Tuesday, June 28, 2016

Hiking Downey Creek: Solitude on the Trail

With the explosion in hiking popularity here in the Pacific Northwest, I've stopped going to some of my former favorite trails on weekends (when most of us can hike). Heavy trail traffic, difficulty parking at trailheads, increasing litter, and noise take away from what I love about being in the mountains.

So it's a thrill these days to hike 6 hours in the Cascade Mountains without seeing any other hikers. We enjoyed this solitude in nature on a holiday weekend no less, just two hours drive from Seattle.

I'm tempted to not divulge this quiet trail, but that would just be silly. After all, we did this hike based on author Craig Romano's notice on FaceBook that the Downey Creek Wilderness trail was the Hike of the Week

I expected a busy trail. Instead, just one other party signed the trail register before us on a Saturday morning. And none came in after us.

After driving over 20 miles up the Suiattle River Road off Highway 530 outside Darrington, the last 10 miles on dirt/gravel, we pull into the parking lot after initially passing it by. (There's no sign at the lot entrance. Intentional?)

As far as trails go, it doesn't exactly shout "Here I am!"  We wander up the parking lot looking for it, dead-end, backtrack to the sign (INSIDE the parking lot), and finally notice the small trail. Then we cross the road and start up into the woods.

And the woods!  Lush, lovely, enchanting, park-like, scattered old growth...this is what the Downey Creek hike is all about. 

The masses are no doubt across the valley scrambling up Green Mountain to spectacular views. Here, we wander through the forest skirting steep slopes, crawl over a few big downed trees across the trail, slosh through and over streams, and wish for clouds (well, at least me) so the light would be better to shoot this lovely place.

Don, Jennifer, and Betty crossed the log. I walked across rocks in the stream.

As we head up the trail, the elevation gain is pretty mild. Jenifer's GPS, which we don't think was entirely reliable, recorded a total gain of about 1,700 feet (up and down) for the day. The WTA description says a little over 1,200 feet elevation gain. The most consistent uphill is the first half mile before we enter the Glacier Peak Wilderness.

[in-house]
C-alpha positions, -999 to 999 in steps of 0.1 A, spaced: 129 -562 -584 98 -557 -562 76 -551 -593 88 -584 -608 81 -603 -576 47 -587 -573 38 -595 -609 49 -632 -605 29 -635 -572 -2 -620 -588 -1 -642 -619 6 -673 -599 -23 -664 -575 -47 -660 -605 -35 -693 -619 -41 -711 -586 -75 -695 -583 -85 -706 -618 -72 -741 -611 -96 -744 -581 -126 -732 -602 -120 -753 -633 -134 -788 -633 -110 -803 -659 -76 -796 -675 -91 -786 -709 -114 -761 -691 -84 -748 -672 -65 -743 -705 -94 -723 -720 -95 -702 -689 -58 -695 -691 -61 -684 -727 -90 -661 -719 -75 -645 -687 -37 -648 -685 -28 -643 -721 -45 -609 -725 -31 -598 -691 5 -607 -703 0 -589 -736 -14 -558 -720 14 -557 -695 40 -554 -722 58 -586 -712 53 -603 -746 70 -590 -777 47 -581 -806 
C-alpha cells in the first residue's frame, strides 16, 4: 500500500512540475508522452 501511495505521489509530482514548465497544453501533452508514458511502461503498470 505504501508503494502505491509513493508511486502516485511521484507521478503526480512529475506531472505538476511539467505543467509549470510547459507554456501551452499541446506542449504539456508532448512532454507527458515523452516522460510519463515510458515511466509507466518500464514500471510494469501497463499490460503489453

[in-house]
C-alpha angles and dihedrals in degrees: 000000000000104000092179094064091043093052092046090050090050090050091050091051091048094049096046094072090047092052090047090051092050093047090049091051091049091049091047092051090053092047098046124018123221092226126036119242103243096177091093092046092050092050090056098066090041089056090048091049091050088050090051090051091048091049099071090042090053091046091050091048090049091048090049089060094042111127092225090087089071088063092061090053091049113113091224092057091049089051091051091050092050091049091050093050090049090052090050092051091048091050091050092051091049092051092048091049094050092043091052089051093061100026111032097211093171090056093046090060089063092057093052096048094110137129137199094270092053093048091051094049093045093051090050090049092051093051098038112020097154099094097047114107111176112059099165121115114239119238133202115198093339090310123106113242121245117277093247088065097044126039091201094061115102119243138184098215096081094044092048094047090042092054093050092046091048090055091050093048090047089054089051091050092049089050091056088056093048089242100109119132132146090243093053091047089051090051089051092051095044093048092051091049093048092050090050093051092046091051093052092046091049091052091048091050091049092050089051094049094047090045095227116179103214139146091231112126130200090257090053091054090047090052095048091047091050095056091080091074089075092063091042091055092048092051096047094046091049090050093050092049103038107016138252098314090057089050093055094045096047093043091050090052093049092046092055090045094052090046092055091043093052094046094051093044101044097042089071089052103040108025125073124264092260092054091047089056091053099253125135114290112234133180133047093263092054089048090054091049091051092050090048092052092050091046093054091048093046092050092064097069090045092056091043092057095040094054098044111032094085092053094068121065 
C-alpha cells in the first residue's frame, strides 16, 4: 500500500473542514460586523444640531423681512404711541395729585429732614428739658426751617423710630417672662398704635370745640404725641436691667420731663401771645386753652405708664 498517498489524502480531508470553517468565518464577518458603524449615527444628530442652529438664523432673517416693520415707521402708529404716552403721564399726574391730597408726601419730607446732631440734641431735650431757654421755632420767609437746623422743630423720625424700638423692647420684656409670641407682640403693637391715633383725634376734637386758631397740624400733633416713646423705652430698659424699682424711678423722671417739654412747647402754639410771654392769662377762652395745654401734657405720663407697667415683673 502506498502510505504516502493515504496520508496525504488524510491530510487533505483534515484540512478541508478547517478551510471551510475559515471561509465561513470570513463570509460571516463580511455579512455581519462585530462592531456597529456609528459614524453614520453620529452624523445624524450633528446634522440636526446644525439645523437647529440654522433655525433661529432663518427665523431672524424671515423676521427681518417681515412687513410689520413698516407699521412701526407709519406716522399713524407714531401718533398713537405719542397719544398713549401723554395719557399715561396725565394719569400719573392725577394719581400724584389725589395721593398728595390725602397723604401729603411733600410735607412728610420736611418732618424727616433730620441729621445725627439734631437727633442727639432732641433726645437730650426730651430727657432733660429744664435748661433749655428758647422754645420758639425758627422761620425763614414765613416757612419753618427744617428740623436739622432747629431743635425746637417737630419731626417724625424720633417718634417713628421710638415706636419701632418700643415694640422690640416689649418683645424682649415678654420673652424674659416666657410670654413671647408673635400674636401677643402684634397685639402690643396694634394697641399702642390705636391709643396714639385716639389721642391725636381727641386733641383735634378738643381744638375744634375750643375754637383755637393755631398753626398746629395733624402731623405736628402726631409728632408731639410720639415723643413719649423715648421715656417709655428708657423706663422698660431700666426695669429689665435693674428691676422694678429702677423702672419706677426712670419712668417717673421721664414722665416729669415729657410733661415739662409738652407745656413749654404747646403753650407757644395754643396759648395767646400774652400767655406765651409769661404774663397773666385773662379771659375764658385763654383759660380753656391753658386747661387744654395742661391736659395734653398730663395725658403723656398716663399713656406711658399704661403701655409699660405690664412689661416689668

Then the trail traverses a steep hillside, with Downey Creek rushing a few hundred feet below. Thankfully notches have been cut in the two big trees across the trail, so you can step without sliding down the trunk onto the steep slope below.

Particularly lovely  were the sections of forest floor covered with moss, like a plush green carpet. (Sorry, I didn't get the best shots due to the sunlight glare.)

About 3 miles along we finally reach some clearings in the forest and draw closer to the creek.  Across the creek, the historic fire lookout on Green Mountain is visible far above us. (It's there in the photo below on the right side of the green mountaintop.)

As the trail passes near the creek, it crosses over marshy areas rich with native moisture-loving plants like skunk cabbage, ferns, and devil's club, on boardwalks. This is where the bugs like to hang out. Not too bad today though.

We dine right beside the trail in a mossy spot just above the rushing creek because, of course, there's no one else out here. (Look for a future blog post about trail lunches; I love seeing the variety of food everyone brings.)

Right before the trail leaves the stream again we find a nice clearing with a firepit and some makeshift benches, a perfect campsite. We think we've reached the 4-mile point here, although the GPS says otherwise (3.3 miles).

While the trail continues another few miles (6.4 total) to a steep incline that climbs up to Dome Peak and the southern end of the legendary Ptarmigan Traverse, we opt to turn around here. (The Ptarmigan Traverse is the North Cascades equivalent to the Alpine Haute Route.)

Overall, we estimated either an 8-mile  or 6.5-mile hike. My legs told me the shorter length, but a couple others thought it was farther. There aren't markers along the trail, so it's hard to tell since we didn't count the streams we crossed. I'll see if I can figure it out and get back to you. :)

After Hike Eats
By the time we get back to the car and arrive in Darrington, it's around 5 pm and we're all pretty hungry. The proprietor at River Time Brewing recommended the Hawk's Nest sports bar, where they serve his beer along with food. 

Gotta say, the burgers and my pork slider are just okay, but the real standout is the Tater Tots. Crispy on the outside, soft on the inside, a Northwest classic. Figure you'll share because the portions are huge. The side order is a pound. Yes, a pound of tater tots.

Hopefully I consumed fewer calories in tots than I burned on the trail. 

So have you hiked the Downey Creek trail? Or perhaps even passed through on your way up or down from the Ptarmigan Traverse? I definitely want to go back in the fall, perhaps on a misty morning, armed to shoot with my Pentax.

Happy trails and thanks for visiting Pacific Northwest Seasons! In between blog posts, visit Pacific NW Seasons on FaceBook, Twitter, and Instagram for more Northwest photos and outdoors news.

When You Go
Drive Highway 530 north from Darrington or south from Highway 20 near Rockport. Turn east on FR 26, the Suiattle River Road, and drive to a parking lot on the other side of Downey Creek bridge, approximately 20 miles from Highway 530. The last 10 miles or so of this road is gravel, and watch out for big rocks on the road at about 20 miles along (and a short distance from the parking lot). You need a Northwest Forest Pass to park here.

1 comment:

Anonymous said...

Jill, great job capturing our day on the trail. It's a beautiful forest. I also appreciate the lack of crowds. Betty